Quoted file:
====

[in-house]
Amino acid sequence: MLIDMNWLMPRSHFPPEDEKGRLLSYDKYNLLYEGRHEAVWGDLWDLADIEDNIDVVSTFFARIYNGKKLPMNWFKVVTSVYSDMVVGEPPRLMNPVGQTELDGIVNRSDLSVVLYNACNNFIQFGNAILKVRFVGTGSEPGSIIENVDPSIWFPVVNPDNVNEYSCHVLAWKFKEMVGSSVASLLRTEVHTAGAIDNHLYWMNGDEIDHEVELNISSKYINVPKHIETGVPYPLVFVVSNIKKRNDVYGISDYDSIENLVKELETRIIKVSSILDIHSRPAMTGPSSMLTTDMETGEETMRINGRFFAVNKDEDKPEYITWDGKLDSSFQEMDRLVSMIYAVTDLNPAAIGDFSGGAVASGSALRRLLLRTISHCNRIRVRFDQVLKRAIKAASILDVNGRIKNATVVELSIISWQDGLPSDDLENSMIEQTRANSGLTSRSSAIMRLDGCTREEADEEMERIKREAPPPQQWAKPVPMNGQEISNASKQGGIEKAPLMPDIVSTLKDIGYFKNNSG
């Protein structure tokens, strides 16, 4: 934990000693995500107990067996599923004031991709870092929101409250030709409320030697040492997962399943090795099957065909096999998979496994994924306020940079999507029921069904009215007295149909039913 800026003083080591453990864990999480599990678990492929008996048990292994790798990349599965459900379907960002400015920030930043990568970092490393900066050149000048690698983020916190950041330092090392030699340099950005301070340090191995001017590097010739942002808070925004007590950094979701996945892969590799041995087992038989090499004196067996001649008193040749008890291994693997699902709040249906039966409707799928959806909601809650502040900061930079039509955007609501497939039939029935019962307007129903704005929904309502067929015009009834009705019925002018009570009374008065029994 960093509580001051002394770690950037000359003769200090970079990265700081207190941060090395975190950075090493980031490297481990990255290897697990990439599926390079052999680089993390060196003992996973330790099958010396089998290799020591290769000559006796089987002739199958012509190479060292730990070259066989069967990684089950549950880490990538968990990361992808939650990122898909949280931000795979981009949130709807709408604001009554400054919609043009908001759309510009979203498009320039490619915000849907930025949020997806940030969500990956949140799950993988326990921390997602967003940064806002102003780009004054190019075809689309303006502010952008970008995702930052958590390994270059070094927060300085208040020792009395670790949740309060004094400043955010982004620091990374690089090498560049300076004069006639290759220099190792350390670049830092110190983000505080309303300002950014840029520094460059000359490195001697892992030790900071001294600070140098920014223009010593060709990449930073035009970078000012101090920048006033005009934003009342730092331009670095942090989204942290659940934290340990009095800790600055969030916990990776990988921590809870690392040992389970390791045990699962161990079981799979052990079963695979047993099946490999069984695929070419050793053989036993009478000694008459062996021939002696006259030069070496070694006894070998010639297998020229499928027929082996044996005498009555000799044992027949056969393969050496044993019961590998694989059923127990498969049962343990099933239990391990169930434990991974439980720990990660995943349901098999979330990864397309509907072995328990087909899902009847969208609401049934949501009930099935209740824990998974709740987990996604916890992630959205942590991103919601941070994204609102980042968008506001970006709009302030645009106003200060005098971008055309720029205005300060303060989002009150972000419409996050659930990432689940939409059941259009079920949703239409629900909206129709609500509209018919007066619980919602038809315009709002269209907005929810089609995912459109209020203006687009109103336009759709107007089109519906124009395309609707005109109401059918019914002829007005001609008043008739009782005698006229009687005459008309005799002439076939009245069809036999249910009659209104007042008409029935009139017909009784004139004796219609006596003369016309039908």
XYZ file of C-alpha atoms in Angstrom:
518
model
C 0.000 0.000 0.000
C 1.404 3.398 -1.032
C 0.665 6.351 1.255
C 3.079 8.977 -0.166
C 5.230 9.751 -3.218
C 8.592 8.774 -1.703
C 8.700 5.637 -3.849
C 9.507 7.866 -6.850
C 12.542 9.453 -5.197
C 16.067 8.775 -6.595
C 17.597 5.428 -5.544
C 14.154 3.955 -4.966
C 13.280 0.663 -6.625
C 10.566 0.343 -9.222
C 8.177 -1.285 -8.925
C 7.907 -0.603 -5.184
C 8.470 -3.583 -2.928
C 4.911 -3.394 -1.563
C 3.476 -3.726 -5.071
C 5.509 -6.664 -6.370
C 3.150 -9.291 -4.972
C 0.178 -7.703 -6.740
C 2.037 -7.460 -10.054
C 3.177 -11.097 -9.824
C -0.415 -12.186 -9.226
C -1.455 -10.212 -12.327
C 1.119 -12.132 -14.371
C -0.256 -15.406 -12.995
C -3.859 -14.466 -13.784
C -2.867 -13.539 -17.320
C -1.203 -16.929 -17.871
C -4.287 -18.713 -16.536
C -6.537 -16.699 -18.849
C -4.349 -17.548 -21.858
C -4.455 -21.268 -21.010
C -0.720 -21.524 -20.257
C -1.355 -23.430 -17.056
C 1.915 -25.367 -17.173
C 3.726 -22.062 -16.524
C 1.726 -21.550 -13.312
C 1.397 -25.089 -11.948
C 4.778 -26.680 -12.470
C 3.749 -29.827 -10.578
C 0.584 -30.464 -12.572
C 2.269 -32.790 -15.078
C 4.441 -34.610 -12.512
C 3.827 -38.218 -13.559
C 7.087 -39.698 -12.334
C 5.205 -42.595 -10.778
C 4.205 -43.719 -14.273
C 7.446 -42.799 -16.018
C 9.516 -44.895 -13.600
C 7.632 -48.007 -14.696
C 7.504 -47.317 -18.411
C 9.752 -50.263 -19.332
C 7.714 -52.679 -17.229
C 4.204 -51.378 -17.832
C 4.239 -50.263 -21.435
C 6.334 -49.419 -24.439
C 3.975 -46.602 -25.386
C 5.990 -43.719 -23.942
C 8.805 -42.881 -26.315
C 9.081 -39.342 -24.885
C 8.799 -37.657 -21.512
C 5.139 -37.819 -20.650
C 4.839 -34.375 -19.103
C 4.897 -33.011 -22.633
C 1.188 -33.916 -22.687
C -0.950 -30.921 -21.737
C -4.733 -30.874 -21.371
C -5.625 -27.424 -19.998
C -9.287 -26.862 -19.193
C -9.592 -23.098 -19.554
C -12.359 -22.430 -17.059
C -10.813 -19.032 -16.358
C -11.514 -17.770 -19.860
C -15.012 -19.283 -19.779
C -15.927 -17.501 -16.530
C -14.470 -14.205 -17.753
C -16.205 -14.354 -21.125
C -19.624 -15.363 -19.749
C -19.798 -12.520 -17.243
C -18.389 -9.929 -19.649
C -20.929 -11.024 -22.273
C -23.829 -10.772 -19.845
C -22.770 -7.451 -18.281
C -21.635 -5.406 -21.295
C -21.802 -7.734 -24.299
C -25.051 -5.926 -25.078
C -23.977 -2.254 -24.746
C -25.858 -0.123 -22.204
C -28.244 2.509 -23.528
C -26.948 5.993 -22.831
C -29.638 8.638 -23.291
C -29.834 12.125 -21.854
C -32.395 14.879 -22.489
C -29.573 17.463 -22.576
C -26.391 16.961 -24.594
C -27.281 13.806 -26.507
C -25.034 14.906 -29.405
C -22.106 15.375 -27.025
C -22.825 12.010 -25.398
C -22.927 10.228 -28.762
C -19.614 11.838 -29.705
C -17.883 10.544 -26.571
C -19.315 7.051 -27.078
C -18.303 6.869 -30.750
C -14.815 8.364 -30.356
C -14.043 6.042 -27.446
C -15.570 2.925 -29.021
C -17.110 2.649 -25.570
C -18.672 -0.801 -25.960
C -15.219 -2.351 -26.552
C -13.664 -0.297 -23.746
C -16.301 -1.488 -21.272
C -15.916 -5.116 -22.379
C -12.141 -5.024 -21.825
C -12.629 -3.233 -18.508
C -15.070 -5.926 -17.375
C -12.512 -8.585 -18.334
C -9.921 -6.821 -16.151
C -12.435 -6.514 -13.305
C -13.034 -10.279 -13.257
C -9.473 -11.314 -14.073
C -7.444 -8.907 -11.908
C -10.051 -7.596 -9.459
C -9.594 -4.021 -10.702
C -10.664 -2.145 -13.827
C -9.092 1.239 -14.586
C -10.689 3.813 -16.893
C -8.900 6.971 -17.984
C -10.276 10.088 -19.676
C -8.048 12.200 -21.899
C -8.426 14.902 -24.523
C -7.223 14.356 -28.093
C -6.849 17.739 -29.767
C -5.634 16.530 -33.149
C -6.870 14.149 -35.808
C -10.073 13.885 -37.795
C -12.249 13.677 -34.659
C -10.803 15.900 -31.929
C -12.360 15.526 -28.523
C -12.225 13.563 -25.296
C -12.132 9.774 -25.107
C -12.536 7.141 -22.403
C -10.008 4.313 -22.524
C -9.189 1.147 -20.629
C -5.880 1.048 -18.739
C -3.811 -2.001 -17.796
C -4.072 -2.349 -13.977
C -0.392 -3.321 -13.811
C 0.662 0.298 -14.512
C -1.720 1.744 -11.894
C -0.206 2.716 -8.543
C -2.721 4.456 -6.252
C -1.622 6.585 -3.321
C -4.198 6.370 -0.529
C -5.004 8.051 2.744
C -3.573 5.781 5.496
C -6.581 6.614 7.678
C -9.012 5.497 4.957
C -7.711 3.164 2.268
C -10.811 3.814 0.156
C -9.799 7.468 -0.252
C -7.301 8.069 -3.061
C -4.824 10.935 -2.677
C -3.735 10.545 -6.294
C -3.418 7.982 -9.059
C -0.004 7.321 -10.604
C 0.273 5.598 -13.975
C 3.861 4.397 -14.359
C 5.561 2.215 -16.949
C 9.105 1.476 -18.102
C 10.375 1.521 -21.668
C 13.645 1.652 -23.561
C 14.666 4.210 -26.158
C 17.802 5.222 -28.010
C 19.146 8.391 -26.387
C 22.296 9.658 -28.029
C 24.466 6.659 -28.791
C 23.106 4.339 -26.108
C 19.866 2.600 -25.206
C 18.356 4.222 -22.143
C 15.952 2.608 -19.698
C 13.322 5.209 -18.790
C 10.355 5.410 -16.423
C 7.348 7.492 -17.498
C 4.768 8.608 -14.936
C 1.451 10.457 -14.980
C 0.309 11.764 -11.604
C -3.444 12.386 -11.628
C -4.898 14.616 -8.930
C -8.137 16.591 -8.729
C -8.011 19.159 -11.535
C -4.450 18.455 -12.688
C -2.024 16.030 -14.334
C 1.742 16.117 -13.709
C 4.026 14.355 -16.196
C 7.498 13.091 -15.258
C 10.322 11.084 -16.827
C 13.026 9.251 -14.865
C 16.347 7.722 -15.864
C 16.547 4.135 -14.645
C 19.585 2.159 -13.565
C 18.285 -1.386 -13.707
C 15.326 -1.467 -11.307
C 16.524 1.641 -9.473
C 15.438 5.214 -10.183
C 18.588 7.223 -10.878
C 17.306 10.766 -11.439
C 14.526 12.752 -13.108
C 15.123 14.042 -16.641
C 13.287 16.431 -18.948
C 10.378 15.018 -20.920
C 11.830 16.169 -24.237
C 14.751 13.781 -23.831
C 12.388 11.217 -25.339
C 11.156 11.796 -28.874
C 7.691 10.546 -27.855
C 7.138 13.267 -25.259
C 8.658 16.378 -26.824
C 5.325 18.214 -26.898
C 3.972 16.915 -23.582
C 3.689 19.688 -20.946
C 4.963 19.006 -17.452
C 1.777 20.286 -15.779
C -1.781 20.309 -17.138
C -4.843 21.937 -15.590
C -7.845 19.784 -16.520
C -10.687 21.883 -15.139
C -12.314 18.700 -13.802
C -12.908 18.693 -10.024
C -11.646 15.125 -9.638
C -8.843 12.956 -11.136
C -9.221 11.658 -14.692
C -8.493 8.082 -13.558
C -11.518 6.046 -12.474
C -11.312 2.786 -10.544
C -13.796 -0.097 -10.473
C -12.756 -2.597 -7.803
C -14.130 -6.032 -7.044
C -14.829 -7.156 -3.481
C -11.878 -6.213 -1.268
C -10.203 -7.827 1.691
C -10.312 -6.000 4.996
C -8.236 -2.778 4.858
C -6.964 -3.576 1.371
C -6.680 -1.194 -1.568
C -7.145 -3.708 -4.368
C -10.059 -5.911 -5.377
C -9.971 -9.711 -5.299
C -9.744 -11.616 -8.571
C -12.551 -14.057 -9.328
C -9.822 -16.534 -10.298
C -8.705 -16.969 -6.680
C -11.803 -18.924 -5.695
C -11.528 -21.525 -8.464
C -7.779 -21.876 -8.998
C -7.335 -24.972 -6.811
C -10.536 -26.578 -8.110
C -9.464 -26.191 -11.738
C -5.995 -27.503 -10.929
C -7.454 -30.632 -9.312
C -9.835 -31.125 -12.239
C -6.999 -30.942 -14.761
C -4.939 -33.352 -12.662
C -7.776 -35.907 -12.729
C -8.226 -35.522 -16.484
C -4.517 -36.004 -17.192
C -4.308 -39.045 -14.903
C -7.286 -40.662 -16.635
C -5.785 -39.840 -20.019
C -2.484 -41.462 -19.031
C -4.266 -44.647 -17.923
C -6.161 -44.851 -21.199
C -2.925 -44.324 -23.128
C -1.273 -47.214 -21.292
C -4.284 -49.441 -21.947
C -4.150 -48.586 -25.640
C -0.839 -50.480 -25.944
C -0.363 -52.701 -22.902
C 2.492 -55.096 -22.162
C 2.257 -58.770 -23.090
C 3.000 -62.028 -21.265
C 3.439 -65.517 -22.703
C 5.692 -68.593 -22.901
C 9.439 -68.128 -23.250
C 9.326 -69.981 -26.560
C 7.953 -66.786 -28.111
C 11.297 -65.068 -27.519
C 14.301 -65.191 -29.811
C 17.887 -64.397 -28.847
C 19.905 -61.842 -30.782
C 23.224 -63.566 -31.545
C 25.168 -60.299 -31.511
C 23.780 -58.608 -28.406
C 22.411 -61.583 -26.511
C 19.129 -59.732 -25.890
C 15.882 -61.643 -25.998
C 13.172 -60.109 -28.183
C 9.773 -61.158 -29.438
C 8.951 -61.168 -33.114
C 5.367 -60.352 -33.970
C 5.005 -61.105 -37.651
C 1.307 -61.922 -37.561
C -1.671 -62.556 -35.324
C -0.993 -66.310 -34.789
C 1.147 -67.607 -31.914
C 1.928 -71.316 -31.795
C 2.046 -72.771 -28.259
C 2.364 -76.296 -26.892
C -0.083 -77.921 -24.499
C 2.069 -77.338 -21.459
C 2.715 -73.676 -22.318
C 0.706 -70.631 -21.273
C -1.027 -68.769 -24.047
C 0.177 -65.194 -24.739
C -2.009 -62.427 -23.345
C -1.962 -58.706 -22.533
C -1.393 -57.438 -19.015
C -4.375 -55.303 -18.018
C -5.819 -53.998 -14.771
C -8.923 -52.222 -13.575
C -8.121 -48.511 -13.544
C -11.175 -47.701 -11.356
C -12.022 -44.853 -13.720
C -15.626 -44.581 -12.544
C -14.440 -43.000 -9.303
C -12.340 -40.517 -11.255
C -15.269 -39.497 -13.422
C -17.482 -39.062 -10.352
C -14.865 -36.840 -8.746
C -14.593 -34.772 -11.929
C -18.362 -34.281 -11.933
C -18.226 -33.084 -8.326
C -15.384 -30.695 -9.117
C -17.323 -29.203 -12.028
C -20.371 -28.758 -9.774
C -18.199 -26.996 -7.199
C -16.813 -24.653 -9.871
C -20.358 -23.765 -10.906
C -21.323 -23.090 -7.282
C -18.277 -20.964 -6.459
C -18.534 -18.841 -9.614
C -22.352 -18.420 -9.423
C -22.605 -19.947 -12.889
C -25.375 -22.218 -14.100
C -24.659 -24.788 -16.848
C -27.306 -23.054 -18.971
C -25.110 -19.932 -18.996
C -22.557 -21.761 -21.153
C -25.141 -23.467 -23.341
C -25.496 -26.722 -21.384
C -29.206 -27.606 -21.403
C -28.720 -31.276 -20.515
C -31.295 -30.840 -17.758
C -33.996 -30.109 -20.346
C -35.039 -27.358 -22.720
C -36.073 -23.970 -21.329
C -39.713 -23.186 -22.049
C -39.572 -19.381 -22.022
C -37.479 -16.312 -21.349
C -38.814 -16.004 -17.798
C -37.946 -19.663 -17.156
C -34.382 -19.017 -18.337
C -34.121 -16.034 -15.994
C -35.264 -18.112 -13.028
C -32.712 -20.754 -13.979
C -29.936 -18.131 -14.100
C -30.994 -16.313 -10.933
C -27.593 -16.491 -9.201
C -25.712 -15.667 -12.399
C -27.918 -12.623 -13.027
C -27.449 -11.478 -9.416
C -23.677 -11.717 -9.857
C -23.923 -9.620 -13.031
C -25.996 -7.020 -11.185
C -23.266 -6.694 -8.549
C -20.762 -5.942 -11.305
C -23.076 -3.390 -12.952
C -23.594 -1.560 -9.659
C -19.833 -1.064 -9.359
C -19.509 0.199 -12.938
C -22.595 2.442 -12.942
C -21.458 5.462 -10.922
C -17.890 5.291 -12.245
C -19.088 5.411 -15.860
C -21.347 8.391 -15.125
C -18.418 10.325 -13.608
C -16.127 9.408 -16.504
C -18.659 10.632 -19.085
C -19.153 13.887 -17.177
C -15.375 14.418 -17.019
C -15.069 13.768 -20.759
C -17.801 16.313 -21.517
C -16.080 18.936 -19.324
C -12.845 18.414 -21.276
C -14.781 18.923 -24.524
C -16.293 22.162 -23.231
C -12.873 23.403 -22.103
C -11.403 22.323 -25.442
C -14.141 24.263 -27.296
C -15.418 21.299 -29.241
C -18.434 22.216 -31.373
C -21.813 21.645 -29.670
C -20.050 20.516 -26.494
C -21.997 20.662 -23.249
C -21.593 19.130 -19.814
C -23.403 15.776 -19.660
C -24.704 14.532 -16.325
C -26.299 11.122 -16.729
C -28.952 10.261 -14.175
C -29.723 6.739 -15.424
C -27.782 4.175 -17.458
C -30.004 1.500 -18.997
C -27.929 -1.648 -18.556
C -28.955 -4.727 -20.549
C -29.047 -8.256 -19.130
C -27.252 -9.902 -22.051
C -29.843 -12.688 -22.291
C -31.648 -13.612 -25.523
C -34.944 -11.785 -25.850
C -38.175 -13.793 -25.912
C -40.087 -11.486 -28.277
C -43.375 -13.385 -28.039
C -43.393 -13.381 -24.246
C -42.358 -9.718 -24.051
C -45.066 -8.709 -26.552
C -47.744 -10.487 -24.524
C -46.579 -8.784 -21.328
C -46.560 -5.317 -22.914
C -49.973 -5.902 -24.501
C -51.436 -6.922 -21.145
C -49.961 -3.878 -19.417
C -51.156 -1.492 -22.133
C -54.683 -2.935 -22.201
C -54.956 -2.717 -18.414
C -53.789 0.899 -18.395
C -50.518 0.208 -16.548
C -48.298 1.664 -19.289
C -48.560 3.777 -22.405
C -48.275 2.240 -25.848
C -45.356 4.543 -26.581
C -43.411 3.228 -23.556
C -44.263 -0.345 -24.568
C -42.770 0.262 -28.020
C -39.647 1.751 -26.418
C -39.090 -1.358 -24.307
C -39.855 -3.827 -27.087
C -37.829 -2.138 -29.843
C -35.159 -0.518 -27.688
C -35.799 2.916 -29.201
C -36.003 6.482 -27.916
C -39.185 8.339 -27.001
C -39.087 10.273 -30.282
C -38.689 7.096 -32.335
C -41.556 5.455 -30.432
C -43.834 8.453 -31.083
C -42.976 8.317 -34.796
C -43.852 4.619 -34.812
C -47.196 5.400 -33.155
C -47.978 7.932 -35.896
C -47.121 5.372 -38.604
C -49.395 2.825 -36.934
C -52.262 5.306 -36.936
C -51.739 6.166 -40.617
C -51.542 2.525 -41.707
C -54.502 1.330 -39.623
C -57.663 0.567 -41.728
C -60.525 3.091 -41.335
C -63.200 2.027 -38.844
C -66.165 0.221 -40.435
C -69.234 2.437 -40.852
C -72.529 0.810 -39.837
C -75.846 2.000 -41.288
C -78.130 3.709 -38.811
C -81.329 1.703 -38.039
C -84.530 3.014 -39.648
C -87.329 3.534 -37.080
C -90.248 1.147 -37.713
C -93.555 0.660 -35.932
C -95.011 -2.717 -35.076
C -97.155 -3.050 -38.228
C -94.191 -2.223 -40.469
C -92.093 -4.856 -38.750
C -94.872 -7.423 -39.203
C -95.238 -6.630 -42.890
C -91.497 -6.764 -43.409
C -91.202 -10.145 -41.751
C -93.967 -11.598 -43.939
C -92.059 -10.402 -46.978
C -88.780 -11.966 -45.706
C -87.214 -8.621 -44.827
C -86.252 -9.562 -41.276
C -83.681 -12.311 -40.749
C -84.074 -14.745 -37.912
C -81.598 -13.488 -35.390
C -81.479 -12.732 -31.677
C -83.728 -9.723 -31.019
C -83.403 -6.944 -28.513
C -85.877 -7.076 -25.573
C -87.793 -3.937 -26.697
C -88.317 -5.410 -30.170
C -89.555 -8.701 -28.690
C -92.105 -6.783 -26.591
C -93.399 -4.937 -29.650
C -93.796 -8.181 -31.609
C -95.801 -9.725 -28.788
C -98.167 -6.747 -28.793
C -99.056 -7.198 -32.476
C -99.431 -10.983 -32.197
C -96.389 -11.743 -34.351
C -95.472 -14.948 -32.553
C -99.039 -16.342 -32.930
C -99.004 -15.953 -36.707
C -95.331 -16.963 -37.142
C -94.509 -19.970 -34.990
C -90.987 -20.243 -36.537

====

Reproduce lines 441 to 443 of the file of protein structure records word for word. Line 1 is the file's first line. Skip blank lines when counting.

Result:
C -51.156 -1.492 -22.133
C -54.683 -2.935 -22.201
C -54.956 -2.717 -18.414